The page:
You know that horrifying feeling when you're halfway through a recipe that calls for milk and realize, uhh, there's no milk in the fridge? Yeah, we've all been there. But there are dairy and non-dairy alternatives that will do the trick without anyone knowing the difference. Be sure to keep some on hand at all times — you never know when you might need 'em.
Dairy Substitutes for Milk
If you're just running low on milk and don't want to head to the store, use these swaps to save your baking.
Cream or Half-and-Half
Cream is richer than milk, so to avoid heavier dough or batter use a ratio of about 60 percent cream to 40 percent water. With half-and-half, use the same amount that's called for in the recipe.
Cream or half-and-half that contain stabilizers can change the texture of your baked goods.
Evaporated or Powdered Milk
Evaporated milk has a caramelized flavor that can overpower other ingredients. For best results, mix it with equal amounts of water for a 50-50 ratio. For powdered milk, follow the instructions on the box.
The beauty of these milk substitutes is they have a long shelf life, so they can hang out in your pantry for a really long time. Once you open a can of evaporated milk, stick it in the fridge and use it all in three to four days. Ditto for your powdered milk mixture.
Sour Cream or Plain Yogurt
Substitute for the milk in a recipe, in an equal amount. Or, if you prefer a more liquid batter, thin out with a bit of water.
Sour cream and yogurt are thicker than milk, so they can affect the density of your baked goods. They're also tangier, so if you're worried about that, add a bit of vanilla to the recipe to balance any sourness.
Water (or Water and Butter)
Pie crust or cookie dough usually needs just a couple of tablespoons of milk, so the same amount of water will keep the dough from crumbling.
If the the recipe calls for more milk, add a tablespoon of melted butter per cup of water so the fat content stays similar.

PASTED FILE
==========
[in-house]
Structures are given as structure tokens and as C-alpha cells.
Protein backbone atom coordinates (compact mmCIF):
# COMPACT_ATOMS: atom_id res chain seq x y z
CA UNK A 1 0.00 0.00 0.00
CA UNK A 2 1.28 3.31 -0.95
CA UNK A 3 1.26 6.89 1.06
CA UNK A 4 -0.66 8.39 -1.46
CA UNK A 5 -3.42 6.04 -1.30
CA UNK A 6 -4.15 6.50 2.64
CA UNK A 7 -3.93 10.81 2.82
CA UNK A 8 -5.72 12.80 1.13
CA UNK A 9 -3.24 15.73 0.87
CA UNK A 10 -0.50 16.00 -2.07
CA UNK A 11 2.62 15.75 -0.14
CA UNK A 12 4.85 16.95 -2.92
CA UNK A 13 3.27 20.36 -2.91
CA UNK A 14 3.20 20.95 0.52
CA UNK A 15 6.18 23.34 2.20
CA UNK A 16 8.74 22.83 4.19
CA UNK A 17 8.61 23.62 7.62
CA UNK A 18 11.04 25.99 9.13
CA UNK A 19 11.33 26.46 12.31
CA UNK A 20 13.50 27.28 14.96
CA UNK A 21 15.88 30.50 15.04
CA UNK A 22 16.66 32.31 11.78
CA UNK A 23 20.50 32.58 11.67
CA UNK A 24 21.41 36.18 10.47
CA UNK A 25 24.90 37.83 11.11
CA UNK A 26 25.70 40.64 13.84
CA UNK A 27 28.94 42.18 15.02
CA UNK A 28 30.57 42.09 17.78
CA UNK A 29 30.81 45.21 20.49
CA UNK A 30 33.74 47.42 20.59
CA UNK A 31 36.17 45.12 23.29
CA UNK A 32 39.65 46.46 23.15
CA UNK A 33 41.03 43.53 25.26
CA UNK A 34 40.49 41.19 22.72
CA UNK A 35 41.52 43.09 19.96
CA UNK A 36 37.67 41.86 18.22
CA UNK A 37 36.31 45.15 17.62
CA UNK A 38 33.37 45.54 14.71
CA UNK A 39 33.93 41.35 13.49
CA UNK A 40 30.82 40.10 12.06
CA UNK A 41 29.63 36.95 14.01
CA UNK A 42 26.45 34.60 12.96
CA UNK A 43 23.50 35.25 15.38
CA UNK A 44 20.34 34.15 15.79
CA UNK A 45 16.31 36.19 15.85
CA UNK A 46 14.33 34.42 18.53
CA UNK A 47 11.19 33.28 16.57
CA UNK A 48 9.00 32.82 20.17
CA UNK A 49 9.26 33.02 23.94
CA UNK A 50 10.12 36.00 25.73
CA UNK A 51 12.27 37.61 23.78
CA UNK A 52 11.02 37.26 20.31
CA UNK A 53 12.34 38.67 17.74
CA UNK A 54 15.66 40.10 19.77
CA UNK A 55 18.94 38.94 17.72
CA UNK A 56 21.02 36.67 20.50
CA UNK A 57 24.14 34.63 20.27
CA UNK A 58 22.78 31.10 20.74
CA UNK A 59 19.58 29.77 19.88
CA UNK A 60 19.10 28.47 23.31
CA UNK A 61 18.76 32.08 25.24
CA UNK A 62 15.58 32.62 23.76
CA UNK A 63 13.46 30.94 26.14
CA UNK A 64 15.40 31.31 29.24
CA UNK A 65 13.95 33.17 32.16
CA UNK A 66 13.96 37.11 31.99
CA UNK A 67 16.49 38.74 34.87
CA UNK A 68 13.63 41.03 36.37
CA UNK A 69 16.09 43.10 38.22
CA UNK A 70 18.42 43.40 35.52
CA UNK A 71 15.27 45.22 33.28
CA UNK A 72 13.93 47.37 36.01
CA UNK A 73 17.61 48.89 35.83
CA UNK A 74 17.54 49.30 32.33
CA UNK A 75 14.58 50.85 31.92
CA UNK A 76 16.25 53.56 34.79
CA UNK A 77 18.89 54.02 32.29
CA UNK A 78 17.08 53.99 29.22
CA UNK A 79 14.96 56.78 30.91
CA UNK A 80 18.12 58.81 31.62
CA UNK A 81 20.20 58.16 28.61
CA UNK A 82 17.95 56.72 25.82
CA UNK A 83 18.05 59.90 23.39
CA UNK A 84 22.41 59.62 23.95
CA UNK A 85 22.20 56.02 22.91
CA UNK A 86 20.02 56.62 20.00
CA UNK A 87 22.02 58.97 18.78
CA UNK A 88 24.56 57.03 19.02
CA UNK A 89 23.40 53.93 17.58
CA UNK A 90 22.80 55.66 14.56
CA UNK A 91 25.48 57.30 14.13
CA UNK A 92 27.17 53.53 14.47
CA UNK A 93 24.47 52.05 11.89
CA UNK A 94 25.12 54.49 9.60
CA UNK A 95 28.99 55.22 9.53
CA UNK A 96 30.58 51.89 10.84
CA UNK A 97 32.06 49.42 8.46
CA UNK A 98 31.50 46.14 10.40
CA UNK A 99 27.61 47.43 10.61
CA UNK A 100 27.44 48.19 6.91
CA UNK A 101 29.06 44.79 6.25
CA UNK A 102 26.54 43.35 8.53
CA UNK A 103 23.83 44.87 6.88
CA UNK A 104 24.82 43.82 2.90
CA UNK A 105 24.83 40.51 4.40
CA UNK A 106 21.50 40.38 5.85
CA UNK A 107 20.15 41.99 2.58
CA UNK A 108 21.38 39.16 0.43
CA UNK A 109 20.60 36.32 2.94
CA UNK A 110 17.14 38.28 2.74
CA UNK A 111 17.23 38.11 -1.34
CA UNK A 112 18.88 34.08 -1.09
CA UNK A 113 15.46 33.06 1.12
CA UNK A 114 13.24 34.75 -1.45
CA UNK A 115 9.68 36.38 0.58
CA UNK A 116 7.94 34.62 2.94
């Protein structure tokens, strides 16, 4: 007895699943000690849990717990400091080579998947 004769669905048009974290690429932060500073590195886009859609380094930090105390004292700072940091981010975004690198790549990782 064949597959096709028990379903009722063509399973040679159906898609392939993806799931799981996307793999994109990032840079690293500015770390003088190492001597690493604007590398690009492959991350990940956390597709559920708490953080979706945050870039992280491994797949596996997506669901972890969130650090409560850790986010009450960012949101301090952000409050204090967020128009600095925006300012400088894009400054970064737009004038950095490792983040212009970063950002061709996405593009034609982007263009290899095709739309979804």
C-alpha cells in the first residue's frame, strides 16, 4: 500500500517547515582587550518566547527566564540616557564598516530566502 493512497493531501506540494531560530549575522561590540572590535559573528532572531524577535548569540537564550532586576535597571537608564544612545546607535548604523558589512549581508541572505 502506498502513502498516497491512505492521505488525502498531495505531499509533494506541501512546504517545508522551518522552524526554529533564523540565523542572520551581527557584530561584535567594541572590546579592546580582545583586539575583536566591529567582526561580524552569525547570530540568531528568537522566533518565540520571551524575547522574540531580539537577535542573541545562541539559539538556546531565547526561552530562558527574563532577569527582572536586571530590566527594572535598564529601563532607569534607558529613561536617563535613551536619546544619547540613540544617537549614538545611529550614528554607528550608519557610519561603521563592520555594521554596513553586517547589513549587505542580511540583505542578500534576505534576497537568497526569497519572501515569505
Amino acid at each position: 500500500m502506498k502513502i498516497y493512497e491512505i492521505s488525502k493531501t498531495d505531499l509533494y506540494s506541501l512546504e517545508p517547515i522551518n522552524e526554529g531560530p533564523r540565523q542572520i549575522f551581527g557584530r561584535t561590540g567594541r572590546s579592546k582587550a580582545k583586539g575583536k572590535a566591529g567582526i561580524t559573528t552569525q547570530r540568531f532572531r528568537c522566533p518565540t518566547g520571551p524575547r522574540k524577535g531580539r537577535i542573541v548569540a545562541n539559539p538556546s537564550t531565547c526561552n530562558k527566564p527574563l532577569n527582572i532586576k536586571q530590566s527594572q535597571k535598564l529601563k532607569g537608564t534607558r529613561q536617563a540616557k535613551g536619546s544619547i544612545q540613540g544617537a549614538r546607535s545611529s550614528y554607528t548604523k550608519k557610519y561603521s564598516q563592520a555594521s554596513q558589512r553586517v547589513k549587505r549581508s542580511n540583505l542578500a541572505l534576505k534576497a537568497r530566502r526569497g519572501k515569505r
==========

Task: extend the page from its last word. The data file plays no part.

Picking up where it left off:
Non-Dairy Milk Substitutes
If you're lactose-intolerant or going vegan, try one of these milk substitutes.
Whether you prefer almond, pistachio or a different kind of nut, these substitutes can be swapped for equal quantities of milk in most recipes.
Nut milks taste, well, nutty, so choose flavors that blend in well with whatever you're baking (think hazelnut milk with brownies .) Be sure the nut milk doesn't have added sugar, as that could throw off the taste.
Substitute an equal amount of soy milk for what's called for in the recipe for practically identical results.
Choose a soy milk that doesn't contain added sugar or you'll end up with sweetness overload.
In small amounts — for instance, a few tablespoons in cookie dough or crust recipes — oat milk will do the job.
Oat milk is starchier than cow's milk, so using more than ½ cup may affect the texture of whatever you're baking.
Swap in an equal amount for the milk in the recipe and your end result will be fine.
Stay away from the sweetened varieties because ... you should know why by now. (See "Soy Milk" above.)
Substitute an equal amount for the milk in the recipe.
If you want batter with a more liquid consistency, thin out the yogurt with water.
Find Your Next Recipe
Now that you've got the no-milk know-how, put it to use in your next recipe.